View an illustration about the life cycle of the malaria parasite.
The NIAID Laboratory of Malaria and Vector Research (LMVR) supports a spectrum of clinical and laboratory research projects on malaria and the mosquitoes responsible for its transmission. Among these projects are investigations that focus on two major obstacles to treating and preventing malaria: how malaria parasites become resistant to major antimalarial drugs and why strains of the most deadly malaria parasite, Plasmodium falciparum, infect cells of humans and some non-human primates differently than other hosts.
Parasitic resistance to drugs has impeded what had been great progress in the treatment of malaria. For much of the 20th century, chloroquine was the first-line drug for the treatment of malaria—it was effective, easy to use, stable, safe, and, most importantly, affordable to the world’s poorest populations. Starting in the late 1950s, P. falciparum parasites evolved resistance to chloroquine, and when the resistant parasites spread across Africa in the 1980s, hospitalizations and deaths attributable to malaria returned to pre-chloroquine levels.
To determine how malaria parasites evolved resistance to chloroquine and other major antimalarial drugs, LMVR researchers expose clinical samples of parasites to a drug and then watch to see which parasites resist the drugs and survive and which parasites are sensitive to the drug and are eliminated. Data from these studies help scientists to identify which parasites carry drug-resistance genes that allow survival and how new and more effective malaria drug treatments might be designed against them.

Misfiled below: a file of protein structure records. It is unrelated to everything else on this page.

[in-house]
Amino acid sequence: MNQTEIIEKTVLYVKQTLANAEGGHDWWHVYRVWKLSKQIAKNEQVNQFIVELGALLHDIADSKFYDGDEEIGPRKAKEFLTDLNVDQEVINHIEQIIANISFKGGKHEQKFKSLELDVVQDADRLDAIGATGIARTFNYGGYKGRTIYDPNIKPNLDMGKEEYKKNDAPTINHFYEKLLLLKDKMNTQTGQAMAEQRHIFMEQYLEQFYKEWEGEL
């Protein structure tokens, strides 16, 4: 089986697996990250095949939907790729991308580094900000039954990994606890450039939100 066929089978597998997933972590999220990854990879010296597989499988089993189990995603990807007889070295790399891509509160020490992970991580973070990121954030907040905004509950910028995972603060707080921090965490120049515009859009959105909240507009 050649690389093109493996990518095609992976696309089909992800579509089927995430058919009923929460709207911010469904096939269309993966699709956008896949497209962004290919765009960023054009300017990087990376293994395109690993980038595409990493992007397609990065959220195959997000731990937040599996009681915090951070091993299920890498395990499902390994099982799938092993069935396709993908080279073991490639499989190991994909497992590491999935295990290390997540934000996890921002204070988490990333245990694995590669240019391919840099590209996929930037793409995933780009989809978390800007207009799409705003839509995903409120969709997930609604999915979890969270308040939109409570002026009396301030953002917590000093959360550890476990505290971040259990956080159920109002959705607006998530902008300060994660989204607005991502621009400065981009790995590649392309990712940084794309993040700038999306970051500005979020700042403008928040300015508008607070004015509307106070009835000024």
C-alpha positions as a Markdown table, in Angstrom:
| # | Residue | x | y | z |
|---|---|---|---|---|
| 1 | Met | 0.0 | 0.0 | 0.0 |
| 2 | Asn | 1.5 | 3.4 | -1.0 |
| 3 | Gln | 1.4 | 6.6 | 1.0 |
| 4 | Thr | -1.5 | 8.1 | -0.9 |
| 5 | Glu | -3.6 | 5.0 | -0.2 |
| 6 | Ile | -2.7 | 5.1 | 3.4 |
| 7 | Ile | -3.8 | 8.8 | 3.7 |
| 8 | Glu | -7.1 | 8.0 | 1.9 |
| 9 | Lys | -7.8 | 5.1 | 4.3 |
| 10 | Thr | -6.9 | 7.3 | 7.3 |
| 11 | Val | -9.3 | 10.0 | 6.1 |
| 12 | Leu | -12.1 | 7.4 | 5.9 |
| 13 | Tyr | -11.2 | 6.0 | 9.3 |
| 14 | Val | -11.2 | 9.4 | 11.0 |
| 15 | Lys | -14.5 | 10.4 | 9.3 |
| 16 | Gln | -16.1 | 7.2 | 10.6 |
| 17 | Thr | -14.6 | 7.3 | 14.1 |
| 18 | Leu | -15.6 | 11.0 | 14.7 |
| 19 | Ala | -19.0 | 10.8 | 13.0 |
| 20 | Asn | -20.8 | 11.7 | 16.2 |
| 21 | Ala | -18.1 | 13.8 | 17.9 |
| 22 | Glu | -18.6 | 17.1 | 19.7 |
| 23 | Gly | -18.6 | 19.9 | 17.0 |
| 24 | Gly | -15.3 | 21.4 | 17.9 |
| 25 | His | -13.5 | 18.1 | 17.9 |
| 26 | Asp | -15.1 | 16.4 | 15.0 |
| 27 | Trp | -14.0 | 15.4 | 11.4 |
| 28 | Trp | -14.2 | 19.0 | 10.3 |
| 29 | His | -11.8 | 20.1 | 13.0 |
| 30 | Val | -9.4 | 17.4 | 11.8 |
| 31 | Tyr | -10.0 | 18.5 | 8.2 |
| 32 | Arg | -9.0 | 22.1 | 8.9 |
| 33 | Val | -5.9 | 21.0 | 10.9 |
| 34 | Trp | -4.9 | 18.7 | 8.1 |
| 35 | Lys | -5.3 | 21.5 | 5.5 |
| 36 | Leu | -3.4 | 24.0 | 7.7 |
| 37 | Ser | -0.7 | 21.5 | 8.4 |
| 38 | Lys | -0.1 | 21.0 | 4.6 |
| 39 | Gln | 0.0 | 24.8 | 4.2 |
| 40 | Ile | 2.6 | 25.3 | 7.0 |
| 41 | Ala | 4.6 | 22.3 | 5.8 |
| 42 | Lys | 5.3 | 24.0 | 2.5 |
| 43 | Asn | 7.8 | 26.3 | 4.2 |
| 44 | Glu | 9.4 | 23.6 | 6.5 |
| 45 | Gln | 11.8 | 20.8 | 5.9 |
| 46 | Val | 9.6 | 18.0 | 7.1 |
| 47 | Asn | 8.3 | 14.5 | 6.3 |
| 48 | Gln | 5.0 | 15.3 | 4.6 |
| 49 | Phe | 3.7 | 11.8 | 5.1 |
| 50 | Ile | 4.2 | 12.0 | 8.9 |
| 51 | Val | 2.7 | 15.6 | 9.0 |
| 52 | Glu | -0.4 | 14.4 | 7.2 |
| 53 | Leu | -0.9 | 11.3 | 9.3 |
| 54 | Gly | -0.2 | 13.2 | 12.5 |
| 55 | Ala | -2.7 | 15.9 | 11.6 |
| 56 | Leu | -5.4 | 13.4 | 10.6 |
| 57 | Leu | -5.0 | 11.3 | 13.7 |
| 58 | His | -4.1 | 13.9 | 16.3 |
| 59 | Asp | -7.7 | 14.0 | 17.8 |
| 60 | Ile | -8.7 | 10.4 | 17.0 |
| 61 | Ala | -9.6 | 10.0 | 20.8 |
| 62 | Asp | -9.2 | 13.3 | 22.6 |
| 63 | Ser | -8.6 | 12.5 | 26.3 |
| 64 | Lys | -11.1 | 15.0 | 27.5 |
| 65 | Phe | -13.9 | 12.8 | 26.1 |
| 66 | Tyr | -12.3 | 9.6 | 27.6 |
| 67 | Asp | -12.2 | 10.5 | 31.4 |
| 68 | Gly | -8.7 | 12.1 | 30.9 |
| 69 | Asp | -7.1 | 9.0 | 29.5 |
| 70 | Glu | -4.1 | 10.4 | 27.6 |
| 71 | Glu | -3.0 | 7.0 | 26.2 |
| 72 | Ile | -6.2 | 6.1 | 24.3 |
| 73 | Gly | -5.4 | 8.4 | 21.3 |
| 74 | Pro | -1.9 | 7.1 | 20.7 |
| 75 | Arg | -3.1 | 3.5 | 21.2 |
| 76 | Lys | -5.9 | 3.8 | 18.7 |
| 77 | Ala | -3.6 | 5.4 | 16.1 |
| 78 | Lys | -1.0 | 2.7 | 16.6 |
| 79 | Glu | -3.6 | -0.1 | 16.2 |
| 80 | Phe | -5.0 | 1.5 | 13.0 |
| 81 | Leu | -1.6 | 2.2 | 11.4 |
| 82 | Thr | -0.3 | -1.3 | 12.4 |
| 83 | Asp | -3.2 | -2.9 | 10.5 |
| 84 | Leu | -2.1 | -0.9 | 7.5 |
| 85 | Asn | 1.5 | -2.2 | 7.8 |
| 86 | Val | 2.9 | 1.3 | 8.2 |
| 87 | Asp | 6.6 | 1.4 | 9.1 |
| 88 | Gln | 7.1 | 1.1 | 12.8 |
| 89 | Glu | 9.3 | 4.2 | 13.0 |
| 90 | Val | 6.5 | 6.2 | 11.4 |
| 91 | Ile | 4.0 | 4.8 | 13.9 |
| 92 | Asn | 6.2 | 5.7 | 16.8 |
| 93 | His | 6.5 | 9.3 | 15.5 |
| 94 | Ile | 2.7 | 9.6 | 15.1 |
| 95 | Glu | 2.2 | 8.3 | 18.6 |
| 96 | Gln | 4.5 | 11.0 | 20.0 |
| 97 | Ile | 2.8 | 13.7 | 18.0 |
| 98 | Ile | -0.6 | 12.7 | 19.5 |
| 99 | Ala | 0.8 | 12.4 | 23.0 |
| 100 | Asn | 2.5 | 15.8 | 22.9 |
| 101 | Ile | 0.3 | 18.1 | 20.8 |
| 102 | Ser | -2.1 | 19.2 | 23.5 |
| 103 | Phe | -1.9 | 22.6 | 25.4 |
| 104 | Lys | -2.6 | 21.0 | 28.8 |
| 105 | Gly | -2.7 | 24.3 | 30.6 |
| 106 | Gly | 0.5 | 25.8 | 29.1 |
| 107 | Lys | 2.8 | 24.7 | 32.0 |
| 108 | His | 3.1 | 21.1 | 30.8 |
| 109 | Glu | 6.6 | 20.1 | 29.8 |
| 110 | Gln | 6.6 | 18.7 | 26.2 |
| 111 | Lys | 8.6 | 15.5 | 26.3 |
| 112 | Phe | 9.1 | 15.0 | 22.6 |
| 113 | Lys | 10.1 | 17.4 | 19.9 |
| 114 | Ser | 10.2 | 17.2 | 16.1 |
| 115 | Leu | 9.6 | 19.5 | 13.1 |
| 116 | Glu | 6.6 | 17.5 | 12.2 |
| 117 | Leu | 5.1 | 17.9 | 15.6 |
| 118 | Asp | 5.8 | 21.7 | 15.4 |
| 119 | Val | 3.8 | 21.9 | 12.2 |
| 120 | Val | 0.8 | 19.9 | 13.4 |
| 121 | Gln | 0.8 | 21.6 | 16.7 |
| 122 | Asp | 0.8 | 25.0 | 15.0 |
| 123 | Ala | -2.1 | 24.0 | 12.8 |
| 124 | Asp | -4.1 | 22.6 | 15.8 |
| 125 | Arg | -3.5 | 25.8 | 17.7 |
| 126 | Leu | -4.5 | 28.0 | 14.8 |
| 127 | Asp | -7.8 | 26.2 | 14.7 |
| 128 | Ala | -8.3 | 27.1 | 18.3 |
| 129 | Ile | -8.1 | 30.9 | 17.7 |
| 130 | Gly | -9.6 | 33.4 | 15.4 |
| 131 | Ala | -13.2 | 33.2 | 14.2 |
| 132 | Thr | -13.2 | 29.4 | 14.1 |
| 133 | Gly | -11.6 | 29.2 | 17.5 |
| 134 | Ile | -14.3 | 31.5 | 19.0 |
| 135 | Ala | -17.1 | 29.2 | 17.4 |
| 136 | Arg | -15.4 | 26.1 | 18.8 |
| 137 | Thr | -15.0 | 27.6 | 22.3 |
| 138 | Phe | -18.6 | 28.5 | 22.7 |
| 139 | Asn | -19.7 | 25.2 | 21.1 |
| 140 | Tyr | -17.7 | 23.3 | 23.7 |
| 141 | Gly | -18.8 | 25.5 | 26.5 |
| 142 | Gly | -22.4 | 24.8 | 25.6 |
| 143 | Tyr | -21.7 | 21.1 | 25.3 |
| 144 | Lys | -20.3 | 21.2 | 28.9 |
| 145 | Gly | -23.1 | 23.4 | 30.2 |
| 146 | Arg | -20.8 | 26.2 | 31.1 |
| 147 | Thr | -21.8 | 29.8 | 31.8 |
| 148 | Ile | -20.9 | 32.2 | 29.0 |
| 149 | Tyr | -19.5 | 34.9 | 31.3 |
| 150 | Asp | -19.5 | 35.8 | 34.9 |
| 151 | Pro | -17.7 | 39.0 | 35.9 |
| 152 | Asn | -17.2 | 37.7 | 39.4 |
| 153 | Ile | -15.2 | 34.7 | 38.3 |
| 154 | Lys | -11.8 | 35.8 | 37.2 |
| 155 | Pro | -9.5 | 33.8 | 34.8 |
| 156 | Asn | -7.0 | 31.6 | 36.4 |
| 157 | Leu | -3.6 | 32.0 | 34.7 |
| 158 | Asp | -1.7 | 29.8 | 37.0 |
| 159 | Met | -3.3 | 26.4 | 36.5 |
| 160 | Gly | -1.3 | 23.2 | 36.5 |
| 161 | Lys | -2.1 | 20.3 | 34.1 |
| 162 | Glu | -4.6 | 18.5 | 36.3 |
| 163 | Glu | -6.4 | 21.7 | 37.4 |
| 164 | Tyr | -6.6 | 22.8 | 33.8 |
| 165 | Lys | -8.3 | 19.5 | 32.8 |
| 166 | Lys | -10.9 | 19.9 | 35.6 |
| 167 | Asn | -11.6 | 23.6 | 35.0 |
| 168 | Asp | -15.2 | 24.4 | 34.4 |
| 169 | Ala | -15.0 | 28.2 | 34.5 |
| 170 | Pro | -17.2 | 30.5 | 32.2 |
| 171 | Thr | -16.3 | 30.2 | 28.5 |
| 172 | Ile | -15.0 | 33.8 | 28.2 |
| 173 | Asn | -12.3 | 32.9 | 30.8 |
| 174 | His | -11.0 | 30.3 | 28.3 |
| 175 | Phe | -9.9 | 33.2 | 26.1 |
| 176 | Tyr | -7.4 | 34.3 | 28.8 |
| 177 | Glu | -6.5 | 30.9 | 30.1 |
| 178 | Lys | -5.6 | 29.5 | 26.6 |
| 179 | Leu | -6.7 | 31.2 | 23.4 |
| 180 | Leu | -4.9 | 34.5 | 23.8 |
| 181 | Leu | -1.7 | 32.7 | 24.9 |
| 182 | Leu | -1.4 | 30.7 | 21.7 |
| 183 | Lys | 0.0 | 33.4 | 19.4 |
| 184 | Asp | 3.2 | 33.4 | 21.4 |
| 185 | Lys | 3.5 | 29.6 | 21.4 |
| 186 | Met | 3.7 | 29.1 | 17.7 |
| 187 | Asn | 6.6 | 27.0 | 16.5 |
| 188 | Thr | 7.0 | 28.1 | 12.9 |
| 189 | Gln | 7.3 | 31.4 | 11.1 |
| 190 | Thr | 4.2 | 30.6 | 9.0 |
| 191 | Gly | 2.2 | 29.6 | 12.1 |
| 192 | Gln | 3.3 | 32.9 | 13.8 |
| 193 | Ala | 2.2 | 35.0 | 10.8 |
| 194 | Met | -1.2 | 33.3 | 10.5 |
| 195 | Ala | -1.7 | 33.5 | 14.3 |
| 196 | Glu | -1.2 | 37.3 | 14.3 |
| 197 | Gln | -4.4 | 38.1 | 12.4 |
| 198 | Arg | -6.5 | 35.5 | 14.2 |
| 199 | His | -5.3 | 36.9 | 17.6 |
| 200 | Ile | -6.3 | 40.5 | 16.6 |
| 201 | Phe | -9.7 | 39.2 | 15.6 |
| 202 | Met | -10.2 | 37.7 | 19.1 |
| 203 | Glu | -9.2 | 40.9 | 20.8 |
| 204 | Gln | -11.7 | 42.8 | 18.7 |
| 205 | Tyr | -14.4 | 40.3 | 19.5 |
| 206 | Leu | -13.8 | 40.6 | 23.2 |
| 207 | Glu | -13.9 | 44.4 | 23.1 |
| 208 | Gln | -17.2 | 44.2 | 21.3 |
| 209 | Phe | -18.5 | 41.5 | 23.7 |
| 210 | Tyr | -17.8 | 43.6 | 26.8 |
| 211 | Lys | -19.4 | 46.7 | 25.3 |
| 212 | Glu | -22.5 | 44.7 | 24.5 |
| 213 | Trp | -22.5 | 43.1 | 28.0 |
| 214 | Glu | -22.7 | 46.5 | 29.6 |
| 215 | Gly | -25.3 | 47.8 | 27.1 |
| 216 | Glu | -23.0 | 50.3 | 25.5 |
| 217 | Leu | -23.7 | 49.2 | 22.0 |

The second obstacle in malaria research is that P. falciparum strains infect the cells of humans and certain non-human primates differently than other hosts. This is a major detriment to research as it restricts the study of P. falciparum in other animals. Recent research successes in this area include mapping the genome sequences of P. falciparum and other Plasmodium species, humans, and mosquitoes, so that scientists have new resources to study the life cycle of the malaria parasite and transmission of the disease.
Genetic mapping has allowed scientists to determine which parasite genes are vital to infection in humans and certain other primates and why these genes are so important. Scientists have known that malaria parasites evolved strict mechanisms that regulate which genes express themselves and when. From one large family of genes, the parasites have learned to express or “switch on” only one gene at a time to cause severe disease. LMVR researchers have made new discoveries about how parasites control which genes are expressed and which are silent.
All of these breakthroughs improve knowledge of malaria and support searches for new methods of treatment and prevention like chemotherapies, diagnostic tools, and vaccines. LMVR research on the NIH campus is integrated with field studies in Africa and in Southeast Asia.
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Last Updated February 25, 2009